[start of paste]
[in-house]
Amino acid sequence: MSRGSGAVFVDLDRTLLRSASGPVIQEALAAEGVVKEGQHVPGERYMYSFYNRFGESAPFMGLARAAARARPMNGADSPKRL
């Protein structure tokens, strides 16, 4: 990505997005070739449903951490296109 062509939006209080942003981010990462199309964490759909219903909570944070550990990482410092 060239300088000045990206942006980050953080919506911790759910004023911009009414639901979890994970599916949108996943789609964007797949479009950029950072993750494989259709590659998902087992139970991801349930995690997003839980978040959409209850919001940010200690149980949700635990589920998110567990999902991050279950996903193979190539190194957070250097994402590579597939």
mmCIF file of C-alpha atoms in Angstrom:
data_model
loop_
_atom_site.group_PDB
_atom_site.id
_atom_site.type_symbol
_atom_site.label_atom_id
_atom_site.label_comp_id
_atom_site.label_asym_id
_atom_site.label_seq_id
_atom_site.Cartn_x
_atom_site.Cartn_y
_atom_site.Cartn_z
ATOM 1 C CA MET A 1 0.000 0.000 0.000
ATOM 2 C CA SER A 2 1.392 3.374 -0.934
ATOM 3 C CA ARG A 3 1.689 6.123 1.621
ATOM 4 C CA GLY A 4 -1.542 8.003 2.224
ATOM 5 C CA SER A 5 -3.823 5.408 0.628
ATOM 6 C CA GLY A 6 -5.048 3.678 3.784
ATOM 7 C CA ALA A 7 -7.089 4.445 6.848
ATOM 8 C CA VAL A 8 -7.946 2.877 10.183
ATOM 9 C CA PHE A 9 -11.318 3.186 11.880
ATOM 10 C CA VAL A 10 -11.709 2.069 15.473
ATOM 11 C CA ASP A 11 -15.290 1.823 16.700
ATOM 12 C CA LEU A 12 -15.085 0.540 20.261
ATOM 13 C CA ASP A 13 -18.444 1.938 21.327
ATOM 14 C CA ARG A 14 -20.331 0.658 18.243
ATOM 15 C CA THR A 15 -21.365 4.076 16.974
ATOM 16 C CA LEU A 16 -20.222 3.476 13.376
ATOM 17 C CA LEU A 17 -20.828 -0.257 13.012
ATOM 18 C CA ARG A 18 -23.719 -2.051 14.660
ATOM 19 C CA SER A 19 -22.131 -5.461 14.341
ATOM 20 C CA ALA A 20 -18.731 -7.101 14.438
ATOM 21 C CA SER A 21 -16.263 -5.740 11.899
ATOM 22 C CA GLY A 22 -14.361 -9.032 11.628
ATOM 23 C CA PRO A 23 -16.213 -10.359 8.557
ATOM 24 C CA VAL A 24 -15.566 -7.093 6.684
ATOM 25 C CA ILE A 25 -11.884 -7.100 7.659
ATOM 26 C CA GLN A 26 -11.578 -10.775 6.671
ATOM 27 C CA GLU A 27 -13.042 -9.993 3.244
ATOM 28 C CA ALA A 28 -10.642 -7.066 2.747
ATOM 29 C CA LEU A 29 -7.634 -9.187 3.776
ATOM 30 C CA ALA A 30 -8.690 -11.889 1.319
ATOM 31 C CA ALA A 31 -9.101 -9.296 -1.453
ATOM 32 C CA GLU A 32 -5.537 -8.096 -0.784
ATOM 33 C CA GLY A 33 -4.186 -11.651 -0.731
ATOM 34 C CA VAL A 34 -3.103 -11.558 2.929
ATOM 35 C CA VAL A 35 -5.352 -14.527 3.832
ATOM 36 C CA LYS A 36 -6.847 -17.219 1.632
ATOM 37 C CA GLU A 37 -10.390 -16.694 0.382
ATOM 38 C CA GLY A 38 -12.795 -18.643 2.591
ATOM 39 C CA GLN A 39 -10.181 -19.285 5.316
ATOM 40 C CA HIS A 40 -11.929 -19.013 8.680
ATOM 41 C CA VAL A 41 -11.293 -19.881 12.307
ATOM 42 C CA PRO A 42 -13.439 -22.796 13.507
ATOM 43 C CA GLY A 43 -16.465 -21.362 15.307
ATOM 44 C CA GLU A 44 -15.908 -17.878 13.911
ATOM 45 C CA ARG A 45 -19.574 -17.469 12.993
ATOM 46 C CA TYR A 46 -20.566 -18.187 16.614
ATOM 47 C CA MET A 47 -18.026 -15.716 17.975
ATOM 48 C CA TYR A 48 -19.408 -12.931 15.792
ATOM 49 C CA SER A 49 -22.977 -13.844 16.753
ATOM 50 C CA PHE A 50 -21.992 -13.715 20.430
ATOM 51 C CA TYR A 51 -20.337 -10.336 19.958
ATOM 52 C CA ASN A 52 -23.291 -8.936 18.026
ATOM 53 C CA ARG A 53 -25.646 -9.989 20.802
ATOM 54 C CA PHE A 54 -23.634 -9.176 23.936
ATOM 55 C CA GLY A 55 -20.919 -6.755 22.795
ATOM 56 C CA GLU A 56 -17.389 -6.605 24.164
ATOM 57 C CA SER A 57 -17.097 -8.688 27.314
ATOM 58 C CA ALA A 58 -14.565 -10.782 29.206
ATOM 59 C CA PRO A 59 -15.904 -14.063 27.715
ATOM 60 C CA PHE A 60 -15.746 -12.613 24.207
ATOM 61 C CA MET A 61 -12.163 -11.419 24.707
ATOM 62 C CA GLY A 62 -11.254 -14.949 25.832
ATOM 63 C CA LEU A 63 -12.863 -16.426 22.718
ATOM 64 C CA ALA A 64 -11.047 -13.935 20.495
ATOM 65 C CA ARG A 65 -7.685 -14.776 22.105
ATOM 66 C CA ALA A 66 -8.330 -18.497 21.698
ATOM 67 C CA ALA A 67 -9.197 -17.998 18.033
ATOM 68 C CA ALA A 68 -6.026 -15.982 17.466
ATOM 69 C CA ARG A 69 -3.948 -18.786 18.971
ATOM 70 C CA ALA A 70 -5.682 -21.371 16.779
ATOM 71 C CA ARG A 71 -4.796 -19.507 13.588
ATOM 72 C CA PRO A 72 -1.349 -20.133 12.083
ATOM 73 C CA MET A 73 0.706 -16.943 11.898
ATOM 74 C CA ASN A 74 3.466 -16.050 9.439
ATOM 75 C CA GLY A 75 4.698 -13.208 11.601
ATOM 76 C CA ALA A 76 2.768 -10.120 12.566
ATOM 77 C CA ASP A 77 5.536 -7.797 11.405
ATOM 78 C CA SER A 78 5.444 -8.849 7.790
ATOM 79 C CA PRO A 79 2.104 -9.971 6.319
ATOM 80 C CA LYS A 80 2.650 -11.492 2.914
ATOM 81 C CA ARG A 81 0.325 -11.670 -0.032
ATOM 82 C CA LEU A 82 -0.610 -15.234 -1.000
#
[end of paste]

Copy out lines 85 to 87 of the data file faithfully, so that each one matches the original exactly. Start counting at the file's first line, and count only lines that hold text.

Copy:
ATOM 69 C CA ARG A 69 -3.948 -18.786 18.971
ATOM 70 C CA ALA A 70 -5.682 -21.371 16.779
ATOM 71 C CA ARG A 71 -4.796 -19.507 13.588